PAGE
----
Organizations that pursue employee satisfaction may disagree that employees have no options to be "satisfied" or unsatisfied because their needs and expectations were/weren't met. When the standard asks for a process to address motivation, in my view arguing about whether or not we have relationships at work is distracting. Let us focus on the process please.
     
  18. Eric Twiname

    Eric Twiname Well-Known Member

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    It's all good, Jennifer...I was just venting a little.
    One can focus on the beneficial effect of having motivated employees...or one can focus on long term profitability, and realize that long term profitability is increased when employees are motivated instead of surly and annoyed.

    I cannot disagree that employee motivation is an important thing...it is...but I do not see the link between motivation and business performance highlighted often...simply employee motivation in and of itself. That's what I was venting a little about, not disagreeing with the sub-concept.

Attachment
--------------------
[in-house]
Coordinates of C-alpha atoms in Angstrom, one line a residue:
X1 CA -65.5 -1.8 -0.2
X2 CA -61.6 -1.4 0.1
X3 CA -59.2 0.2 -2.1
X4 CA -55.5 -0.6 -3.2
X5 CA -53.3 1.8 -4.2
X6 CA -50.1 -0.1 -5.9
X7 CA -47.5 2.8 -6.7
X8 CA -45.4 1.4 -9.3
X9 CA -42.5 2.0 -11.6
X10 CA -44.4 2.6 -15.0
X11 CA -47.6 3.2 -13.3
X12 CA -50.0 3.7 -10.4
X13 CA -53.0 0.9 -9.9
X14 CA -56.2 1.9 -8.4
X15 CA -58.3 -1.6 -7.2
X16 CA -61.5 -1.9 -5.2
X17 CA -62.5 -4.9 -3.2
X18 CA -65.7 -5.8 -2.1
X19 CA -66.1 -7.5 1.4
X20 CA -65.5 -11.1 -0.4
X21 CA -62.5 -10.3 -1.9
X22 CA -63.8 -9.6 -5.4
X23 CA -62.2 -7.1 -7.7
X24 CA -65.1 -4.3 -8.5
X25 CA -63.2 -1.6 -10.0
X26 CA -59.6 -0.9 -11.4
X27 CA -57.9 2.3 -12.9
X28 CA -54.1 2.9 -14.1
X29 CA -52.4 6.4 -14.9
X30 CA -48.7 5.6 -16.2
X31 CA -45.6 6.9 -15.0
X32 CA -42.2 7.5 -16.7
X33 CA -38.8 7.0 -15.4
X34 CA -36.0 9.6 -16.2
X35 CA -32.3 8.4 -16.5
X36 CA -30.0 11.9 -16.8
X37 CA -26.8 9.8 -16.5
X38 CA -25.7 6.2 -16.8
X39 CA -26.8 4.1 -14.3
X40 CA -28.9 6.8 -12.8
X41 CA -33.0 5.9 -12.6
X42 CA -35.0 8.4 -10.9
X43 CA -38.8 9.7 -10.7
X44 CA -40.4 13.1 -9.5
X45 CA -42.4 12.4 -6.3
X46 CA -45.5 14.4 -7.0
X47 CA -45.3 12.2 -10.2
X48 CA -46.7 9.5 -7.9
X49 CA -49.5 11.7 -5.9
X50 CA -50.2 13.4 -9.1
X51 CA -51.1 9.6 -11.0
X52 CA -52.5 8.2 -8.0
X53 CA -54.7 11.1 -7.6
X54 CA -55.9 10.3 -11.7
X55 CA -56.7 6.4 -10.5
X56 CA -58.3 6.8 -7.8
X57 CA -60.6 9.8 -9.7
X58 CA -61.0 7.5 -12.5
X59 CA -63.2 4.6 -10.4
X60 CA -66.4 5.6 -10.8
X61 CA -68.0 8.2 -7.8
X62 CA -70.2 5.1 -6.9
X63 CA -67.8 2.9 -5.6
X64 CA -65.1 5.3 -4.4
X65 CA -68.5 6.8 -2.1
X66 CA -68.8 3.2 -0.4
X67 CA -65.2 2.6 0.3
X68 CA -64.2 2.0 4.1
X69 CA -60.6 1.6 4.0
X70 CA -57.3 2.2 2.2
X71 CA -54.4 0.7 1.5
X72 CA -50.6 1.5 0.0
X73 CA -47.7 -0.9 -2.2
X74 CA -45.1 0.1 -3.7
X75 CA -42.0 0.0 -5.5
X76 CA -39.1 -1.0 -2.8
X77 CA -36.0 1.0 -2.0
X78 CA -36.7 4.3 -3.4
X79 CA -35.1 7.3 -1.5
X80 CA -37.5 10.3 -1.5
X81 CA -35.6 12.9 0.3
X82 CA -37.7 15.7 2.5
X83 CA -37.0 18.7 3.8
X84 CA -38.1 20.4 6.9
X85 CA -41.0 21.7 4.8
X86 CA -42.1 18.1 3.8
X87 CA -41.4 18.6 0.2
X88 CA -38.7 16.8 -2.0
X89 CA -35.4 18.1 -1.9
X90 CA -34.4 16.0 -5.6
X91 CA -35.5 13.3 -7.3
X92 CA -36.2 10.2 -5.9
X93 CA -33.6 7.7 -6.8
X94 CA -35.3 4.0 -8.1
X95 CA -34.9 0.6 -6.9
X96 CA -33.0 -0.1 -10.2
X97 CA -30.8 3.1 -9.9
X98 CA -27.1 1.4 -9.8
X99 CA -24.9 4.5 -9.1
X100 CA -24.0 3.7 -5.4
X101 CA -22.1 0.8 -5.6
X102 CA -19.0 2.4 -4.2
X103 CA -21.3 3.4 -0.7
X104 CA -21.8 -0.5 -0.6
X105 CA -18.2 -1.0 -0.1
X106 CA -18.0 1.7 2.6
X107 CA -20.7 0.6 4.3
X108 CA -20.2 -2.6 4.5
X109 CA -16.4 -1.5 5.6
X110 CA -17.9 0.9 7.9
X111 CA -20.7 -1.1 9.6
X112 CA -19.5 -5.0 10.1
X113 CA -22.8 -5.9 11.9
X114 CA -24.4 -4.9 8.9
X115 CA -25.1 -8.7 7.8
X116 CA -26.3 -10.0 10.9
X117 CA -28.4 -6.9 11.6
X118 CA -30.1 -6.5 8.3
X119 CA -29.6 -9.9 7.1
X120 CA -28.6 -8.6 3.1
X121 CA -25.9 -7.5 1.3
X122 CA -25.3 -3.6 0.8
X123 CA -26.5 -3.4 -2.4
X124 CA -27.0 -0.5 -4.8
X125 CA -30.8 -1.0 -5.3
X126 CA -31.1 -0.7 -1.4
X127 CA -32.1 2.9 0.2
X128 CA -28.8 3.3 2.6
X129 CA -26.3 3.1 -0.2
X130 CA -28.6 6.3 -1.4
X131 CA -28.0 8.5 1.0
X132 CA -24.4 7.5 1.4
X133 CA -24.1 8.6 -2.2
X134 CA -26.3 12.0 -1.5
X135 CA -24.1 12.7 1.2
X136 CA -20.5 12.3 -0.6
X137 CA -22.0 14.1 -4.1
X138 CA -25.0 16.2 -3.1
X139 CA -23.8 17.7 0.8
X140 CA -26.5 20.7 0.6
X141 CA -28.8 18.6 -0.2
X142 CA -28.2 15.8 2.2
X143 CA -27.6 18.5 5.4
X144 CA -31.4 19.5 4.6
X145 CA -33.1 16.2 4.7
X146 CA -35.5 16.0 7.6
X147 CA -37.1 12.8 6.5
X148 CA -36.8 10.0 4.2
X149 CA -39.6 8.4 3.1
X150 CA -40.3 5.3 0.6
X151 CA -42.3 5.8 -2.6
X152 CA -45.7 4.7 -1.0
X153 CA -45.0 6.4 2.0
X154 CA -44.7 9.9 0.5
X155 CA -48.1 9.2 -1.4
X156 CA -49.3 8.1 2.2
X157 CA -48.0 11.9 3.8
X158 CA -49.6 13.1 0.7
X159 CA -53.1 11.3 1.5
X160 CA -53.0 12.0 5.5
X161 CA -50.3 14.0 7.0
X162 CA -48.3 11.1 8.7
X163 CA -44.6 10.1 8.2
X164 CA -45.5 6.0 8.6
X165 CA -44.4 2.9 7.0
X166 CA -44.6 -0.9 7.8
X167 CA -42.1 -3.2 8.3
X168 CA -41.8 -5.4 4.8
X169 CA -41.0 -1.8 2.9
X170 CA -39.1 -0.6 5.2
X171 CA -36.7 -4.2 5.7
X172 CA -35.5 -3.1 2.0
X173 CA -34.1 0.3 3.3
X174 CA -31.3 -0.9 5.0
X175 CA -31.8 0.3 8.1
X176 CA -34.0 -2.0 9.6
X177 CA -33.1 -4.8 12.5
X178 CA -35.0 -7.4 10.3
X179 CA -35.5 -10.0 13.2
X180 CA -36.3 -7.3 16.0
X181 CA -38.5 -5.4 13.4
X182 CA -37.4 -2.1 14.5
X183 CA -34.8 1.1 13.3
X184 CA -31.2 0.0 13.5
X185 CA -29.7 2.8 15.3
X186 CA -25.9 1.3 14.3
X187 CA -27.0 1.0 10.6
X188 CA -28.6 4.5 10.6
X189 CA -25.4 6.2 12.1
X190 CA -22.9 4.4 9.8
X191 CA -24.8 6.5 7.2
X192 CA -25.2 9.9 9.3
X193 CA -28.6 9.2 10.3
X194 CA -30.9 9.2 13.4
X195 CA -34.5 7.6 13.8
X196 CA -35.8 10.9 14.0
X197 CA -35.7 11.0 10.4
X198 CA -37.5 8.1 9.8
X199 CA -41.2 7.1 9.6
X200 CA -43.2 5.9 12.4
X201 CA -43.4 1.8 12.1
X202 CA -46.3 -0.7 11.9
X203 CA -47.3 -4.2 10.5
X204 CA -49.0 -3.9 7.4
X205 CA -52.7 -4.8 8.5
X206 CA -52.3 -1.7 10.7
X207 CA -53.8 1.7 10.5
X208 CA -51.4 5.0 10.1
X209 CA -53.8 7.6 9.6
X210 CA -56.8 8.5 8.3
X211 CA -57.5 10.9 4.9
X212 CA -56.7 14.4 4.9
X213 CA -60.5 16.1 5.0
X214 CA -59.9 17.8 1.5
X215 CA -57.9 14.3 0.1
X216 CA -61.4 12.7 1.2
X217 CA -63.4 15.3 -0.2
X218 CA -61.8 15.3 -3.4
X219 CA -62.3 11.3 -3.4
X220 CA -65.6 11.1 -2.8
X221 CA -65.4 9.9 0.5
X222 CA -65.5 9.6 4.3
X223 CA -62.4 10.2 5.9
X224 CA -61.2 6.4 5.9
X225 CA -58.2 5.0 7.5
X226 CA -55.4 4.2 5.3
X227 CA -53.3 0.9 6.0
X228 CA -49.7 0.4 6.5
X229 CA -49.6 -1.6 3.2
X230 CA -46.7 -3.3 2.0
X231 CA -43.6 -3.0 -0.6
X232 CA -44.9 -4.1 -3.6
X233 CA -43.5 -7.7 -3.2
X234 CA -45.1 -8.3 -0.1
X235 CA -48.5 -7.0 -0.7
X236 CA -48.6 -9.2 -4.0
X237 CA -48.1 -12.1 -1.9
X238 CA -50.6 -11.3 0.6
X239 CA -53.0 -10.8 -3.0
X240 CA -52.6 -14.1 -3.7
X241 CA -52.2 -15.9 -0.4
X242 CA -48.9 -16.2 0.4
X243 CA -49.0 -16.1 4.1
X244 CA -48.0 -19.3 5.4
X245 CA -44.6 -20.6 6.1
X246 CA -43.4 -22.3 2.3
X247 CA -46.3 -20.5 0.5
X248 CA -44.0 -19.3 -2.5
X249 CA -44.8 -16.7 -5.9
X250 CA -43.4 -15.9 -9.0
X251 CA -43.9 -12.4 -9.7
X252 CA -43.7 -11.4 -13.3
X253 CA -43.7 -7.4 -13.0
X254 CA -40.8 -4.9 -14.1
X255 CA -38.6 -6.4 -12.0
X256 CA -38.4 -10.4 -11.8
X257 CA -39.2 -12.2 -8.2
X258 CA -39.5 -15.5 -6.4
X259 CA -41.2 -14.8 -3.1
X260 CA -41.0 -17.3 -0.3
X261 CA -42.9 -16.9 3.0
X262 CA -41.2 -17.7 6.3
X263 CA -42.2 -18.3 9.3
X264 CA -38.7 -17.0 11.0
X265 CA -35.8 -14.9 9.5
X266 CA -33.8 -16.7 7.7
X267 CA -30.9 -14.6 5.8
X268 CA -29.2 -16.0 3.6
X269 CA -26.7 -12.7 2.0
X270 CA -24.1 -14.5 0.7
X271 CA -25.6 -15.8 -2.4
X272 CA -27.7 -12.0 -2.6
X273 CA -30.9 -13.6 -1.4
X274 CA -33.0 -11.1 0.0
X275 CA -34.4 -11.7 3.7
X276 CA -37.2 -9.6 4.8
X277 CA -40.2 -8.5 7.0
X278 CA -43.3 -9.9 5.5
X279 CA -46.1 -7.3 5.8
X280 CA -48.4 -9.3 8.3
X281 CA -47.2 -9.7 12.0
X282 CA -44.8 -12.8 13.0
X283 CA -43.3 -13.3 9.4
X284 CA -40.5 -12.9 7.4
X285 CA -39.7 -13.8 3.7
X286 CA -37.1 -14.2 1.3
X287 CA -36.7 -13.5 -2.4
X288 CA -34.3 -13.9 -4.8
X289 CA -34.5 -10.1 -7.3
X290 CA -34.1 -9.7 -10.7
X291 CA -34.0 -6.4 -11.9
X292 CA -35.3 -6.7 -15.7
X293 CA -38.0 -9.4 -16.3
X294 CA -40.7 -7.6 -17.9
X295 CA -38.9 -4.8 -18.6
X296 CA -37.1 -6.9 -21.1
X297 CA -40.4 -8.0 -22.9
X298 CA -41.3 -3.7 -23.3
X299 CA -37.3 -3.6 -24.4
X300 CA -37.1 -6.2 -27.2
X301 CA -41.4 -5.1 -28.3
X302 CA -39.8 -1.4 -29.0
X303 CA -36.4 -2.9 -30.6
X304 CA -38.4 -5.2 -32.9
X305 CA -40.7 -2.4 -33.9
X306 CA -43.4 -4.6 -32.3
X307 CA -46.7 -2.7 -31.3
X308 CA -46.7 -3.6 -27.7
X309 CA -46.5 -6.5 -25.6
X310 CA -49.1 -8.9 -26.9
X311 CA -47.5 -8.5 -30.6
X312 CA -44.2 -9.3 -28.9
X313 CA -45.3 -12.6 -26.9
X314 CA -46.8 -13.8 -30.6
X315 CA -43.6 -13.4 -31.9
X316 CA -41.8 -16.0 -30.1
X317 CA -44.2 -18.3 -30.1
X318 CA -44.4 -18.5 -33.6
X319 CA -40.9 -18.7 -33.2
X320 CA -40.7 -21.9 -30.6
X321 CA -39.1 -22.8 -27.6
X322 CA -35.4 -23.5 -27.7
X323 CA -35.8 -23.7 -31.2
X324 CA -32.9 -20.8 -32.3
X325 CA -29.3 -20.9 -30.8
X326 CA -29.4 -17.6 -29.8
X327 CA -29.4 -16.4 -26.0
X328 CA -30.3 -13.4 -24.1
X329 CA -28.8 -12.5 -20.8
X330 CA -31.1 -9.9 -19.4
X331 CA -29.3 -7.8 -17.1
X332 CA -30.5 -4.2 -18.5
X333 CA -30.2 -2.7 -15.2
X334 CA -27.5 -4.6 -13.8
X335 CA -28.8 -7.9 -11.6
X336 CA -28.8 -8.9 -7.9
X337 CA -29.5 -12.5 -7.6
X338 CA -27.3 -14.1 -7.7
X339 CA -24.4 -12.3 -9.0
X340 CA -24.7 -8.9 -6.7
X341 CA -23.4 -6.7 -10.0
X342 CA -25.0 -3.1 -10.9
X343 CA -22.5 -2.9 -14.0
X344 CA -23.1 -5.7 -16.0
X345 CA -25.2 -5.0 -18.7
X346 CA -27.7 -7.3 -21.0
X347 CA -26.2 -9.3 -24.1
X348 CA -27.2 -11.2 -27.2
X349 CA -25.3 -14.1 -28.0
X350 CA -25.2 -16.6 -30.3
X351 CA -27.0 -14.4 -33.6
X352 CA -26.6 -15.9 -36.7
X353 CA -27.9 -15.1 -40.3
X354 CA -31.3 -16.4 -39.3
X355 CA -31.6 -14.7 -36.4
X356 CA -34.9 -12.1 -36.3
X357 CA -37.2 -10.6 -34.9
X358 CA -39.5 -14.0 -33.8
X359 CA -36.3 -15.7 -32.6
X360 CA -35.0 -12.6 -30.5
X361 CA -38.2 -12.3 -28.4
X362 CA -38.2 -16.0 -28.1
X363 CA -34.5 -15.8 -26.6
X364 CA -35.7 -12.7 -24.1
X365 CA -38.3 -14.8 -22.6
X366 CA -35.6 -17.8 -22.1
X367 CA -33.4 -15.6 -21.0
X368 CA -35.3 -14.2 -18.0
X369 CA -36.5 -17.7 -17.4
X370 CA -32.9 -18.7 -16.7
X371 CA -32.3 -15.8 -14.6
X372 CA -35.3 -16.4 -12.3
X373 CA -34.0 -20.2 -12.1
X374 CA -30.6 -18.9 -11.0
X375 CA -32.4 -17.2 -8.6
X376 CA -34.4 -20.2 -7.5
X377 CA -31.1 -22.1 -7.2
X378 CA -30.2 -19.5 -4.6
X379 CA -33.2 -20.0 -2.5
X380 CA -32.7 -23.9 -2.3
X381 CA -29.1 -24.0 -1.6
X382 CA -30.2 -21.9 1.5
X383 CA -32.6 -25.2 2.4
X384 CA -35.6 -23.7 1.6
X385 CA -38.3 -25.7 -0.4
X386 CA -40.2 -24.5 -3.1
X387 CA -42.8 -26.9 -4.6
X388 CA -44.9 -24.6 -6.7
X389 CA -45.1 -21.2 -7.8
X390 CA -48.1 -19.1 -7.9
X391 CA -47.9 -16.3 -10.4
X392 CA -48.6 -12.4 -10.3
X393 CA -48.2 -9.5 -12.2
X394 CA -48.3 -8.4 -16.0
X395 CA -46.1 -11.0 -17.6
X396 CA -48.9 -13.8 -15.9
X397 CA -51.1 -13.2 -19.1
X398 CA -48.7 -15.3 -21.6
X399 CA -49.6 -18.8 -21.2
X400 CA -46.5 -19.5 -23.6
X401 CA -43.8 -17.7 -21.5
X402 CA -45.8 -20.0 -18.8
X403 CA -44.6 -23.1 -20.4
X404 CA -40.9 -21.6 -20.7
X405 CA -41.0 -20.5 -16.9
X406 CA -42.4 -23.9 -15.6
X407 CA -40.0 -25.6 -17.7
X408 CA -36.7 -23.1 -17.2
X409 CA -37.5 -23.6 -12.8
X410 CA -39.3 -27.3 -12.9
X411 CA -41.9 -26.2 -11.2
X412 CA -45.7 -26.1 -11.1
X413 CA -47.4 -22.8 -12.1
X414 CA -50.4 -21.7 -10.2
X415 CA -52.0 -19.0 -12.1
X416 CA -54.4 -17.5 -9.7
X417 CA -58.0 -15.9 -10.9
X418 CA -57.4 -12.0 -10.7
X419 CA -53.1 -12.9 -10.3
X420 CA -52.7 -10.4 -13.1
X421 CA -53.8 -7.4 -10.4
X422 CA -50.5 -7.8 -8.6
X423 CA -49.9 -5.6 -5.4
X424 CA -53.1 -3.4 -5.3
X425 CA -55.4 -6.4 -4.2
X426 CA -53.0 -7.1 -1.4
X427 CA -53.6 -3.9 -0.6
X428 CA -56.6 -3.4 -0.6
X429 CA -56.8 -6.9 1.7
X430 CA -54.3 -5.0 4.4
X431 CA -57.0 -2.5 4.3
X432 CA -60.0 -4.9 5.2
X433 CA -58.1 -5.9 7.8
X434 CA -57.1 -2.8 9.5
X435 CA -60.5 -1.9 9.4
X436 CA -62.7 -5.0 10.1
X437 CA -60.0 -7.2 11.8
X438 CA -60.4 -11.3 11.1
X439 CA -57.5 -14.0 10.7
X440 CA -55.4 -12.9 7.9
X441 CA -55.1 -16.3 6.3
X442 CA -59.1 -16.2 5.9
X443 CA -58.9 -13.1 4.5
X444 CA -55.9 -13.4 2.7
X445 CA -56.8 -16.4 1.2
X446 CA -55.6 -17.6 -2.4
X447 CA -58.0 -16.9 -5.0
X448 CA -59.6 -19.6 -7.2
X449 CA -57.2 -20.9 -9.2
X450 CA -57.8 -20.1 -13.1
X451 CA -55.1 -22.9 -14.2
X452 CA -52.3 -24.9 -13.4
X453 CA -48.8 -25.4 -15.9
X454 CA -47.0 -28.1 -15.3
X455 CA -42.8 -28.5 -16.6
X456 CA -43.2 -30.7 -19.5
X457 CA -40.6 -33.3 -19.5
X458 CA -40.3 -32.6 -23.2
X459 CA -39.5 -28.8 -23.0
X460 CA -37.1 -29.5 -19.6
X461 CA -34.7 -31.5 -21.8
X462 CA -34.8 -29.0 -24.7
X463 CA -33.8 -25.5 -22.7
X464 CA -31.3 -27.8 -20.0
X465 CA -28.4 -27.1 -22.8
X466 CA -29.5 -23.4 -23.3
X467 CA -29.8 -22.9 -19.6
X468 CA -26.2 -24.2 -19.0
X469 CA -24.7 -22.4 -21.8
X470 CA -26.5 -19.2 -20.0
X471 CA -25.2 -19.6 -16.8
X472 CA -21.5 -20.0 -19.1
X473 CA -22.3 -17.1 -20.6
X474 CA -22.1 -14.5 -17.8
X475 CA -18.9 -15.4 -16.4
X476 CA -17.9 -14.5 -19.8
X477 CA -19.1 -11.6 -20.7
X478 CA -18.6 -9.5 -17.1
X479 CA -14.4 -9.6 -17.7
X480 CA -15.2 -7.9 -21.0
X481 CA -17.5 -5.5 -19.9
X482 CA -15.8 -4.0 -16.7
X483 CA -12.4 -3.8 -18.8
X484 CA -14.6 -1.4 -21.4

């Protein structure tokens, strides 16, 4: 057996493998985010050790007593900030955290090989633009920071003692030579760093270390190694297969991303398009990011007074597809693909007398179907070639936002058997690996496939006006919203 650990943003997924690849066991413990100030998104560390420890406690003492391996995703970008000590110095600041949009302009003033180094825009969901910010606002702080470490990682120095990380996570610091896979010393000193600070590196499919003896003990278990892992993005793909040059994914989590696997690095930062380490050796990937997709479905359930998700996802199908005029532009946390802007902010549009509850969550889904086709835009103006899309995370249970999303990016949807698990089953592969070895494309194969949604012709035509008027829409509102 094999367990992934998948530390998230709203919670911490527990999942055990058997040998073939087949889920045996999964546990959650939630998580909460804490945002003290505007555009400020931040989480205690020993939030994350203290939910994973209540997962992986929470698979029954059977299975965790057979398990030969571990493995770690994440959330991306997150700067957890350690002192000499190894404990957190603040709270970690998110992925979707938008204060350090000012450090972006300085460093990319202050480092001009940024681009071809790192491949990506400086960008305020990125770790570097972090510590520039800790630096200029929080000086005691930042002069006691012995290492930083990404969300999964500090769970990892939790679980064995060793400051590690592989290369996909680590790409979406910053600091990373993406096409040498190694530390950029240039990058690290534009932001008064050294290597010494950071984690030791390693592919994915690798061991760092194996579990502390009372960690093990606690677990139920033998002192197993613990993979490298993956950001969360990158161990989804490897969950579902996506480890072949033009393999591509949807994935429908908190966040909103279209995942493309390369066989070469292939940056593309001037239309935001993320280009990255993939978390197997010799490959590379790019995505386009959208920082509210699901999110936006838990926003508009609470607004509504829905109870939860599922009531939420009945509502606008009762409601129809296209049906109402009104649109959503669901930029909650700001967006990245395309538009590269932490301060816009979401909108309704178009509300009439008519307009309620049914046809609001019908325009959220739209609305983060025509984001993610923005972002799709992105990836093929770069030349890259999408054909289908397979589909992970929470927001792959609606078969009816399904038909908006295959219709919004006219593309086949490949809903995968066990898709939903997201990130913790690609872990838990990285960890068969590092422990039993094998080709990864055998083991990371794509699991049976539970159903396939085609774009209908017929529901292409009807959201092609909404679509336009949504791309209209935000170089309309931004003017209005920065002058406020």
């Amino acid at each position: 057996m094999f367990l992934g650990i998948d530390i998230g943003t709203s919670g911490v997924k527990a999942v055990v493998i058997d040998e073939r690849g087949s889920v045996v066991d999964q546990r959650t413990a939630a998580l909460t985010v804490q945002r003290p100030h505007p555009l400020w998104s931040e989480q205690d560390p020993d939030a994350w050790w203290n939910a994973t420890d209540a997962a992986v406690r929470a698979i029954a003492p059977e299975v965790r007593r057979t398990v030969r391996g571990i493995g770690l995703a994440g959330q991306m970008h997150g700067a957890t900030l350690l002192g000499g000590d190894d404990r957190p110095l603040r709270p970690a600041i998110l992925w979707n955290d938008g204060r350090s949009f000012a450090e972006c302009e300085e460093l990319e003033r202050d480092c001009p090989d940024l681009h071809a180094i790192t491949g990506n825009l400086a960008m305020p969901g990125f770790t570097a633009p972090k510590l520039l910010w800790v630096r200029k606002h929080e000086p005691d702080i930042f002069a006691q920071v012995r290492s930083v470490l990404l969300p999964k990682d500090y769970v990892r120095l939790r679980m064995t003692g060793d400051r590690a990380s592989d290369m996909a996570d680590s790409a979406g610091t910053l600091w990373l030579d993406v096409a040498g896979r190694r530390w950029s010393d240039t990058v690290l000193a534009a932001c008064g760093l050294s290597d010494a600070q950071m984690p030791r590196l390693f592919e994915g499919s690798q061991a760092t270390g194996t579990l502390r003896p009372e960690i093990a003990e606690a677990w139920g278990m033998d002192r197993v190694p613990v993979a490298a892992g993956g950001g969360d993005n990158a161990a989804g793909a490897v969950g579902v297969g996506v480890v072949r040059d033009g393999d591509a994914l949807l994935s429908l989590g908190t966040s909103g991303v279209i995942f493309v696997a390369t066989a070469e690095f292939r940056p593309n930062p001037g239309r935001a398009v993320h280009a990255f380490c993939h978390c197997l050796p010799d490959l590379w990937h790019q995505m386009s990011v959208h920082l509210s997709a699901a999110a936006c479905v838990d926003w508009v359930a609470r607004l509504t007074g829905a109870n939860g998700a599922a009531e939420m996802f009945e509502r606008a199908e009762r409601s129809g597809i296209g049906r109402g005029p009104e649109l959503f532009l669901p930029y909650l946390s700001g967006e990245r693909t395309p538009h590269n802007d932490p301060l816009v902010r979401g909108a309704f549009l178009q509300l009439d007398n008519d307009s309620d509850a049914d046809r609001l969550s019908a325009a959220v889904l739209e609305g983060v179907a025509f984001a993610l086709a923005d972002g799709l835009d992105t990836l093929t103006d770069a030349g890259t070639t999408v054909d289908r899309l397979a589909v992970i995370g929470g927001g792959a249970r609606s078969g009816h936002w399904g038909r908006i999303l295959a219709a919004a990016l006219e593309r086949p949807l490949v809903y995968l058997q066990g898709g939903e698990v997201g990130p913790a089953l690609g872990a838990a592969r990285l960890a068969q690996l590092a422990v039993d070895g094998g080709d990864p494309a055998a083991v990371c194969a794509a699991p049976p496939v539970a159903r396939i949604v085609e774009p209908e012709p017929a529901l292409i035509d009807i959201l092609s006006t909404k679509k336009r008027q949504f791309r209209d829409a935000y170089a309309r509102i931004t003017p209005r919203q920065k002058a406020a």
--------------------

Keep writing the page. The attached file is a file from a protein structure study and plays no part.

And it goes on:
One (me) wonders why the standard does not ask for "documentation of means of employee motivation and effect on improving business systems toward profit" instead...but no, it just asks for motivation process. IMO, one always has to tie the "Plan" to the "Purpose" else you'll quickly be in the weeds...and employee motivation is not the purpose, it is part of the plan.
     
  19. Jennifer Kirley

    Jennifer Kirley Moderator Staff Member

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    Eric, it is not easy to draw a positive correlation line between motivation and customer satisfaction/defects/quality goals. It is probably easiest in customer service fields, where behavior has a direct effect.

    But we could argue that personal motivation is a factor in manufacturing processes too, that is willingly and earnestly trying to do the right thing. How to get there is a puzzle that would solve a lot of companies very large turnover costs, as well as the risk of getting things wrong while new people are introduced to the process.